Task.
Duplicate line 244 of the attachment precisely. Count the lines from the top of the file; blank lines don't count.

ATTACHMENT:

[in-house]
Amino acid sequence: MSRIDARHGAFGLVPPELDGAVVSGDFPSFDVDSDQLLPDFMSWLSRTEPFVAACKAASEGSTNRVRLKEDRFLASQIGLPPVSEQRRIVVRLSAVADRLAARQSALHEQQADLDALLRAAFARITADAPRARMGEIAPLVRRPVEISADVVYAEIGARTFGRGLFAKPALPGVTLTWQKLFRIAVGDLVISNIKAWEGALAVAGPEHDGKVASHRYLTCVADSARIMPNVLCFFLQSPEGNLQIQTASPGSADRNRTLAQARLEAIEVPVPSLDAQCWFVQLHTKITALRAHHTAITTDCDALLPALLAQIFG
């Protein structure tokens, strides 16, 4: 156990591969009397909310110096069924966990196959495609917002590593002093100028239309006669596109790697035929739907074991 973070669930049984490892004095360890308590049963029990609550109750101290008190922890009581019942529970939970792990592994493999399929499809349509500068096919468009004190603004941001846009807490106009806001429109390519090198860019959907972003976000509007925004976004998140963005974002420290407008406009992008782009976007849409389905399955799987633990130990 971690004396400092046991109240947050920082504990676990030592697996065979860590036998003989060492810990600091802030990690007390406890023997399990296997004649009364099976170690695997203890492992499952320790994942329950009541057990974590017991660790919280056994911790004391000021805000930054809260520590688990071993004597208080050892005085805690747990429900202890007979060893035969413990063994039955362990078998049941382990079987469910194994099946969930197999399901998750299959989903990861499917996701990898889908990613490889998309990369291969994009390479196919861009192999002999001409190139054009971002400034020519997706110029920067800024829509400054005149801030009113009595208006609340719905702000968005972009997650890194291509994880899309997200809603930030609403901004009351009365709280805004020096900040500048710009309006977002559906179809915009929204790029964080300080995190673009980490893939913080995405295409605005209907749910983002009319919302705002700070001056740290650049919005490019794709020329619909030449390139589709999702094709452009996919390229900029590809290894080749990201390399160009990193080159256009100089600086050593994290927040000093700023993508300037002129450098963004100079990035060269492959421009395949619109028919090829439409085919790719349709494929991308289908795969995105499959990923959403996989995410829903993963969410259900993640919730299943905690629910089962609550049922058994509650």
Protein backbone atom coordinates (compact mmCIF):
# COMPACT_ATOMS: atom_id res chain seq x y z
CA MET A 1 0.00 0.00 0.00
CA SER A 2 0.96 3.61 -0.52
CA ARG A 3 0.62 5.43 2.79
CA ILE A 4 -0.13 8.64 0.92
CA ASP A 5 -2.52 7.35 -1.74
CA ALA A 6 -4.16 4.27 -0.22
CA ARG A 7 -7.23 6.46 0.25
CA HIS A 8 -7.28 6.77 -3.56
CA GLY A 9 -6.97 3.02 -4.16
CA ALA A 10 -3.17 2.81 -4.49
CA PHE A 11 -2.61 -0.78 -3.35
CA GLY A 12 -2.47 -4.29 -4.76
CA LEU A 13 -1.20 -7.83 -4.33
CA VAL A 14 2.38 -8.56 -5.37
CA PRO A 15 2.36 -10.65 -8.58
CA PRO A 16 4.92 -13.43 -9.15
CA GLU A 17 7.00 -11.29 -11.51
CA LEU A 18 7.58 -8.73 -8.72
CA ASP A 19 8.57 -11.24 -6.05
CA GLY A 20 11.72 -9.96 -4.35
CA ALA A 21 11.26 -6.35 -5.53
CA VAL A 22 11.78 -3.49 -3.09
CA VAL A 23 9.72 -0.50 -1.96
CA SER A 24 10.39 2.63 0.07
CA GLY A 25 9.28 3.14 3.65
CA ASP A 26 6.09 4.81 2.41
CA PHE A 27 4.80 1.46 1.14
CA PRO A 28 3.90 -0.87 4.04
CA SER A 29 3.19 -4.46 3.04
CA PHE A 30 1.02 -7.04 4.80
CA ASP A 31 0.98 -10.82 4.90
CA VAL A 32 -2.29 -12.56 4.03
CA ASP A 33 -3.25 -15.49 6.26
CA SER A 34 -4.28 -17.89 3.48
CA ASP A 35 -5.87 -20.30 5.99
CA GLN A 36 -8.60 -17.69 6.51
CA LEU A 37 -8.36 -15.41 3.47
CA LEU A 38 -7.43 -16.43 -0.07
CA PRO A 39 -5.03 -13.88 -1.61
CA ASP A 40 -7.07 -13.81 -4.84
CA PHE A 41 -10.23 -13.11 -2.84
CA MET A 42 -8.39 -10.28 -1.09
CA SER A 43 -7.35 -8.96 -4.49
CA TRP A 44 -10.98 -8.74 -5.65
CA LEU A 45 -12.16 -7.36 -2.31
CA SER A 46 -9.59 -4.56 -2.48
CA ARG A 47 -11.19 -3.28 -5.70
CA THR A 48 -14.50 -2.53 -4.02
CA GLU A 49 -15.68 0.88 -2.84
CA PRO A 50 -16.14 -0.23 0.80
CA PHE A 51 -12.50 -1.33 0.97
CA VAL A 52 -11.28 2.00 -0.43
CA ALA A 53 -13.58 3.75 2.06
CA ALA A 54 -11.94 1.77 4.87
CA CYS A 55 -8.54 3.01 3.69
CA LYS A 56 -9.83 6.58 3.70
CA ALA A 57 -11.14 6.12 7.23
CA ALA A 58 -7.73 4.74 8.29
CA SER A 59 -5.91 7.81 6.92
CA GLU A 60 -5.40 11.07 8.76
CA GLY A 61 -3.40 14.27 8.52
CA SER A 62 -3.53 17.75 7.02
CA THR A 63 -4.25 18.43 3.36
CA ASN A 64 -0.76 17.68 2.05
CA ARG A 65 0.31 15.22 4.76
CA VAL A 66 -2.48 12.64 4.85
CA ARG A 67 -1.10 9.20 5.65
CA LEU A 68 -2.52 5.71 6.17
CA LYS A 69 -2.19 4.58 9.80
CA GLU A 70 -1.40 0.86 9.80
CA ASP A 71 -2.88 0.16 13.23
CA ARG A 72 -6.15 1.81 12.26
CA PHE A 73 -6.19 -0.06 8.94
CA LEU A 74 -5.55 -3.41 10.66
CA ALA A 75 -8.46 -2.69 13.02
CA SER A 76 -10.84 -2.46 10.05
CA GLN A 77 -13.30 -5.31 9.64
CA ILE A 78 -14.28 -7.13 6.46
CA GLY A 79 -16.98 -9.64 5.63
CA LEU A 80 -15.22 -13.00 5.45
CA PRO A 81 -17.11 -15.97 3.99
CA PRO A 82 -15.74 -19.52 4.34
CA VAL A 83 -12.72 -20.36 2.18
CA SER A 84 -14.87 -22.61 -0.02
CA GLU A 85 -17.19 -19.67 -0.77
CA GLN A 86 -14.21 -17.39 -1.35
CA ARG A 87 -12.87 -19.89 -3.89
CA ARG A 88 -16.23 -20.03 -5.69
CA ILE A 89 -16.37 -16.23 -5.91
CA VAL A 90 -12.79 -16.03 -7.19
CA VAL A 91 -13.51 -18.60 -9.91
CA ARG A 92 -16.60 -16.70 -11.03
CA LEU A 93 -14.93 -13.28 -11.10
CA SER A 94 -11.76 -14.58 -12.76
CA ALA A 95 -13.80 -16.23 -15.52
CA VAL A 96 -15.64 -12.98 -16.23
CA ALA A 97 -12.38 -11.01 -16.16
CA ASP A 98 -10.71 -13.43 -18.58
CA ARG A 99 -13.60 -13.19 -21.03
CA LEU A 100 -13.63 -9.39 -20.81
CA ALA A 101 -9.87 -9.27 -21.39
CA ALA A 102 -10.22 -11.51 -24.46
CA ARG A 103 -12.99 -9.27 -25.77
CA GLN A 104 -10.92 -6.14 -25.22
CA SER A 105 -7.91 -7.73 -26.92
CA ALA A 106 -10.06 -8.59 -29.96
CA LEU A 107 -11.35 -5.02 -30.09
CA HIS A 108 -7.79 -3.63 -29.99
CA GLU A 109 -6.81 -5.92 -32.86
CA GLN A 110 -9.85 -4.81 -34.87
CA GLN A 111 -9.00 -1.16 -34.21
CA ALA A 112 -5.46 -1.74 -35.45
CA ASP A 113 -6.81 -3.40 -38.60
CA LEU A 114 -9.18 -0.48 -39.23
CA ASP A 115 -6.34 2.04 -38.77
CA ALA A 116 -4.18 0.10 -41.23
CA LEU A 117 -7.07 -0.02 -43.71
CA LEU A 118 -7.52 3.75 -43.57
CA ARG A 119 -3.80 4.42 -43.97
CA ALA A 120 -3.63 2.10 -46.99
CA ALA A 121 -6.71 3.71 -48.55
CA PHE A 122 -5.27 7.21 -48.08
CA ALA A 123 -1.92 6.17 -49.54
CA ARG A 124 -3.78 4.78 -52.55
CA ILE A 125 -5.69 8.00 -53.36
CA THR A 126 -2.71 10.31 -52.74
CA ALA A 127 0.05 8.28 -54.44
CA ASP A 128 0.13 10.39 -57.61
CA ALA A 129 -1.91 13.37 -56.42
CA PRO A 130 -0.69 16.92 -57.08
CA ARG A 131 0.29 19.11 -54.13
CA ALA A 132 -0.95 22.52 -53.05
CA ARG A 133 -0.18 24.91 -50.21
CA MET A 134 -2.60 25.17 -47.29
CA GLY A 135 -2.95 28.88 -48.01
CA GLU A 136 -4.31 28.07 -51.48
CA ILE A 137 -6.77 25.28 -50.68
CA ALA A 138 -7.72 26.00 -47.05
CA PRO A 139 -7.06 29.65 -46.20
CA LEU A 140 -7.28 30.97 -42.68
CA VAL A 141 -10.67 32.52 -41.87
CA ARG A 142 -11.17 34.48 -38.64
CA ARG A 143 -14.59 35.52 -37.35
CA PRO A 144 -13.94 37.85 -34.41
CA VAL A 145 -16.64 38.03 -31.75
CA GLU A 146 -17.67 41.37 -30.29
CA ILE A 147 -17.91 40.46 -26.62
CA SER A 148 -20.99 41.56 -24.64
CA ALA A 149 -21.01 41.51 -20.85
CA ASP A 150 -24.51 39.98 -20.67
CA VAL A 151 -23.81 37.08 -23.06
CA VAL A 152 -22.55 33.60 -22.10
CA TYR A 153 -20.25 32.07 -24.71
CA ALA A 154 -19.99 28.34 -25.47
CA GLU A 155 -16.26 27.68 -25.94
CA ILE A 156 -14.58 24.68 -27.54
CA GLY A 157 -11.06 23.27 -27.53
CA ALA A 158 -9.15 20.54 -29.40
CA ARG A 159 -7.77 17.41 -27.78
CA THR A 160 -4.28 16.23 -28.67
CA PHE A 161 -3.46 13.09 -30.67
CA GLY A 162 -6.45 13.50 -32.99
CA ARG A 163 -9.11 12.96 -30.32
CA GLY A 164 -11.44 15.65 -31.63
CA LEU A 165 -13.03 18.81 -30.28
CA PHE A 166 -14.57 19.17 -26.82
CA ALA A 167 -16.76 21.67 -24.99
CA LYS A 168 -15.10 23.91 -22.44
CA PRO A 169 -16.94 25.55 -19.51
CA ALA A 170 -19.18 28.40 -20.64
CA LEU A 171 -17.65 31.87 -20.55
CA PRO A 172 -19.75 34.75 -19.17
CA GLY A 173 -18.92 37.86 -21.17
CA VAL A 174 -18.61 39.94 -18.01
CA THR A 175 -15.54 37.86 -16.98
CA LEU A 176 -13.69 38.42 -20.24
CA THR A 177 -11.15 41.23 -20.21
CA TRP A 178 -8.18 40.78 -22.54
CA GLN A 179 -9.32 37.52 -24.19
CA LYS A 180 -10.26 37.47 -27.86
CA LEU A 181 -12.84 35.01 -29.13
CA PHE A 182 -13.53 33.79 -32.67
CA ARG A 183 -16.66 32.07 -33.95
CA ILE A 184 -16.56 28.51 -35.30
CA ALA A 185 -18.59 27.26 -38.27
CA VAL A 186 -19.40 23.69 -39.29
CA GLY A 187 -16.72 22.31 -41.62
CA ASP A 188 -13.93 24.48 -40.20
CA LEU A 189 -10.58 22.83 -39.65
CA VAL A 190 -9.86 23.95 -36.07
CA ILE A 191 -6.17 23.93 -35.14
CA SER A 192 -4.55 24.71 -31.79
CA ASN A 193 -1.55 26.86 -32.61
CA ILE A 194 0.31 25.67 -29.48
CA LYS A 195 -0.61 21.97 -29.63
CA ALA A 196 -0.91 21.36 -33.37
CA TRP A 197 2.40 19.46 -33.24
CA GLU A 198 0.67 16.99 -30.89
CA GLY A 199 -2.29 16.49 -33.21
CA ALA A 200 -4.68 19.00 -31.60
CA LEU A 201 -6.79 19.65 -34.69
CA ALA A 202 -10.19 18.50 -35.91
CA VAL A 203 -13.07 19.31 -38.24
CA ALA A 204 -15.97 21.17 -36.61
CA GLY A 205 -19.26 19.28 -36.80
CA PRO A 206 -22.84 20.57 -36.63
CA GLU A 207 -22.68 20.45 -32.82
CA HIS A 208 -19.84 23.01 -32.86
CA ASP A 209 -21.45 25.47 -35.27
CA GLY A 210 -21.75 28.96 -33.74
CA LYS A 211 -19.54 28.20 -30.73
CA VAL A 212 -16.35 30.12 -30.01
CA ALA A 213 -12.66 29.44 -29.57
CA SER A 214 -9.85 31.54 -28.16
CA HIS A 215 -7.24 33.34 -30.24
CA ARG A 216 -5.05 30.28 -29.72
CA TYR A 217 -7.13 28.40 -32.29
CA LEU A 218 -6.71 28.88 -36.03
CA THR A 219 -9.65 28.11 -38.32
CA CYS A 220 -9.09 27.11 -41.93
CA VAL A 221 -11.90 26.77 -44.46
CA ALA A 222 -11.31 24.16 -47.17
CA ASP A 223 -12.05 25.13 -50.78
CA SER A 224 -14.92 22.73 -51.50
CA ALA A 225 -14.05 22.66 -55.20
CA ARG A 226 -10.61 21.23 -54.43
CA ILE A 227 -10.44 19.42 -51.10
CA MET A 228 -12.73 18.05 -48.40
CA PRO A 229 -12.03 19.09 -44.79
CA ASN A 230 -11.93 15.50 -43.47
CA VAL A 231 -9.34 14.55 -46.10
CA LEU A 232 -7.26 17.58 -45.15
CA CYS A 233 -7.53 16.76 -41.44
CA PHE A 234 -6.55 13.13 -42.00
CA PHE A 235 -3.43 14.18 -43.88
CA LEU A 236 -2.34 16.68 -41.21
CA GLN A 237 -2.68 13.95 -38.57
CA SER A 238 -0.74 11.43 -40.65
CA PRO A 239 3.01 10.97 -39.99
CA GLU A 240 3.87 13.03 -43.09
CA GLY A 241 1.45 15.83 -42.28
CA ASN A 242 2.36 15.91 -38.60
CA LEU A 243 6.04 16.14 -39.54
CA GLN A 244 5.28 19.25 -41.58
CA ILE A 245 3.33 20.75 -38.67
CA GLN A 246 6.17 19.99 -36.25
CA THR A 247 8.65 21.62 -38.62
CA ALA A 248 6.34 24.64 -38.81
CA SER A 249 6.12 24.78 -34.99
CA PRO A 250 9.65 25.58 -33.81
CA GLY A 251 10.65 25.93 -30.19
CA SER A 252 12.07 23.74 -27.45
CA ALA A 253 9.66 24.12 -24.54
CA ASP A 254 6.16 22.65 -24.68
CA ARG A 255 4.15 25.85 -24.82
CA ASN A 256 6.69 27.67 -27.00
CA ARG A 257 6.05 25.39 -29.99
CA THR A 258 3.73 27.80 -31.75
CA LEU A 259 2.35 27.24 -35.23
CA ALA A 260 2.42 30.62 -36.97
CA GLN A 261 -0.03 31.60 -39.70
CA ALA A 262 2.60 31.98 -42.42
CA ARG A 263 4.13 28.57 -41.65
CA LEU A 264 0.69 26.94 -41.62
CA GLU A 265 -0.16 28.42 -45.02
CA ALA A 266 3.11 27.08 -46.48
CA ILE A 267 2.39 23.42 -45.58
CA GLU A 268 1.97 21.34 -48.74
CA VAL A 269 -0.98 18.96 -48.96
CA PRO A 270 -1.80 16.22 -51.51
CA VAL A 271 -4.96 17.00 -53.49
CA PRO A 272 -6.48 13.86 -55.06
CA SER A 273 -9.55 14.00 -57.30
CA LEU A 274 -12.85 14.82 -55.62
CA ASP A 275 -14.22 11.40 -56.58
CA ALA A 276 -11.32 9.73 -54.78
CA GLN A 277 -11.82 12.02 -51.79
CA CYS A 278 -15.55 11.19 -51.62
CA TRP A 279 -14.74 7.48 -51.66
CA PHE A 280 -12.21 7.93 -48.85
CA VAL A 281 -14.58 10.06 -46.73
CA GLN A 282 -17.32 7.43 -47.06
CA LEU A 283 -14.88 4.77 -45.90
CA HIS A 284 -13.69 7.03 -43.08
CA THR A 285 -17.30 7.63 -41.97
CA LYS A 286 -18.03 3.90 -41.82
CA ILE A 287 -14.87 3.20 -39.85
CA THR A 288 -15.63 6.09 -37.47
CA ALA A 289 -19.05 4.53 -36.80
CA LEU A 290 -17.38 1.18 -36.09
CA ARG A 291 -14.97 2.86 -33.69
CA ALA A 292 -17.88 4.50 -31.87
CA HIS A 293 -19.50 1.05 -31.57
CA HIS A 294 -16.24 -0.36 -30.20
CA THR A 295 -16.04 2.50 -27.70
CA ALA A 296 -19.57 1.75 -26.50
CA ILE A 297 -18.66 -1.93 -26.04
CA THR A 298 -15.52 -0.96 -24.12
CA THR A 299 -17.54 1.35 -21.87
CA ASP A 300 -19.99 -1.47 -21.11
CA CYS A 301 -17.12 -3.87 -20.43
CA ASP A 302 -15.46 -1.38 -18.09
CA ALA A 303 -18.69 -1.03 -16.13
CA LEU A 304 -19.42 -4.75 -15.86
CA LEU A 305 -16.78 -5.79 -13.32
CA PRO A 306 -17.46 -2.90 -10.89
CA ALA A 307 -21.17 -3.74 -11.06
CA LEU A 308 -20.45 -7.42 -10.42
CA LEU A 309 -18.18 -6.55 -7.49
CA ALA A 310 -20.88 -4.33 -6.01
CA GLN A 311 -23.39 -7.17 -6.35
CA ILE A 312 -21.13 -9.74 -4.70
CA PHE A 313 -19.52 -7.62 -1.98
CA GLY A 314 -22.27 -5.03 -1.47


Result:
CA PRO A 239 3.01 10.97 -39.99